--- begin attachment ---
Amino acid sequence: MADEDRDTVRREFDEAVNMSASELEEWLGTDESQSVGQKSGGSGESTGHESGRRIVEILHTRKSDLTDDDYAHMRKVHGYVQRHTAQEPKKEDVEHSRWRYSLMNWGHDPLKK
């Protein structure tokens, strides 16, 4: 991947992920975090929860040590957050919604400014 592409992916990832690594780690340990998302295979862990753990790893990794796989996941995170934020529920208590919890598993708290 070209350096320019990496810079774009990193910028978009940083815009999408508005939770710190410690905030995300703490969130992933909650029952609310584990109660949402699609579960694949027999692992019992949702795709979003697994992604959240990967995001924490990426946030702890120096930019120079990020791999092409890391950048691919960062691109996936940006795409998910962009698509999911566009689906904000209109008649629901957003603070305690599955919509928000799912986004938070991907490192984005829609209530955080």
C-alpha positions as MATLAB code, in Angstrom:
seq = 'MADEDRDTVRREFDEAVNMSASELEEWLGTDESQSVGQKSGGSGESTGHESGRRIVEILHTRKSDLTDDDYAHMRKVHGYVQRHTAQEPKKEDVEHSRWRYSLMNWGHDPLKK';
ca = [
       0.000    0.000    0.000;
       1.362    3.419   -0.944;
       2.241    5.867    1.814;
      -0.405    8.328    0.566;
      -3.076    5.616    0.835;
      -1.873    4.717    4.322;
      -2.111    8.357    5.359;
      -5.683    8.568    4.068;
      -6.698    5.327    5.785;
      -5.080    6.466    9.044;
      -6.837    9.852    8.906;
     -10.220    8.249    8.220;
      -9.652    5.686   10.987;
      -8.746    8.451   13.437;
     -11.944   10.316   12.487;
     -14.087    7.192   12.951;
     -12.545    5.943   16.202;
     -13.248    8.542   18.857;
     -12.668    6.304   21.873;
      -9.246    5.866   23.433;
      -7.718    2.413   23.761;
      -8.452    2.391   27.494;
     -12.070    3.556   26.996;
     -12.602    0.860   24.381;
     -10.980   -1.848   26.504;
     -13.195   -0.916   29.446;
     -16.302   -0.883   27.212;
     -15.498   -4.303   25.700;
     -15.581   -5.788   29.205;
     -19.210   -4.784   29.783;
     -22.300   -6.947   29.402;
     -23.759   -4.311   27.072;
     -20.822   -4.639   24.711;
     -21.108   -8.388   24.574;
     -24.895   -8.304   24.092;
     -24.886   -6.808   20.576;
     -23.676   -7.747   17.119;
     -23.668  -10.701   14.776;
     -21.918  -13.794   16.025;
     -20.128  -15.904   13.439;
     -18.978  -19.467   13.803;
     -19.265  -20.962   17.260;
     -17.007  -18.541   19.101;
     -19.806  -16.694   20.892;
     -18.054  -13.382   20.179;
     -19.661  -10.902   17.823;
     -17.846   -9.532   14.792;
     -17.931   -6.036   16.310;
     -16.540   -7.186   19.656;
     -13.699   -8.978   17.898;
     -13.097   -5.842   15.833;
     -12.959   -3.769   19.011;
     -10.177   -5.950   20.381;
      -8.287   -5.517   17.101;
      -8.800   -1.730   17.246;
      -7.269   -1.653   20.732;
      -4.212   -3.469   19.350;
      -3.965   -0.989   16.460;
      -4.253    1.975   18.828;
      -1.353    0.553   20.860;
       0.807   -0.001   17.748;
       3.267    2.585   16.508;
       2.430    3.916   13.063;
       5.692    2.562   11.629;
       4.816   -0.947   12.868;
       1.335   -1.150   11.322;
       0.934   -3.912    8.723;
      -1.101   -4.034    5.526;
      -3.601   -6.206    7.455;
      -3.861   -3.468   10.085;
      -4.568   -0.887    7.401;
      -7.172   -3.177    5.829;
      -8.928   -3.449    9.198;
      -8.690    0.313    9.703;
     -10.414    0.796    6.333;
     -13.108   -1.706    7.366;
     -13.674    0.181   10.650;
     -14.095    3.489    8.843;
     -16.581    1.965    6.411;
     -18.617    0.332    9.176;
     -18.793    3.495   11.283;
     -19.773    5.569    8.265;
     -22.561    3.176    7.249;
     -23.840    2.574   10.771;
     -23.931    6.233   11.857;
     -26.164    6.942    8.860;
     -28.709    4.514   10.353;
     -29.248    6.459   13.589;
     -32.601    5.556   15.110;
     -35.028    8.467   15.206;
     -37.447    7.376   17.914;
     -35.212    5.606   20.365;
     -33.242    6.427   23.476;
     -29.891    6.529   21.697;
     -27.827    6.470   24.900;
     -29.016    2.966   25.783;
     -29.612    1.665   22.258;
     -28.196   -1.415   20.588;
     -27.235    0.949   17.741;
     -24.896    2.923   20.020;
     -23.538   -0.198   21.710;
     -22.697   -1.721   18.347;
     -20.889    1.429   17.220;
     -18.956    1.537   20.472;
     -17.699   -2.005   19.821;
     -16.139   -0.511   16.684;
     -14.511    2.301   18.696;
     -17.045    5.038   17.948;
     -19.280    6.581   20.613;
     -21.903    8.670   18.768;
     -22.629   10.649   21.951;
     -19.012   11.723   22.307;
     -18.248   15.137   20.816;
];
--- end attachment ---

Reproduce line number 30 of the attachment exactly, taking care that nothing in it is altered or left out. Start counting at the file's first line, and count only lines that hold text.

     -10.980   -1.848   26.504;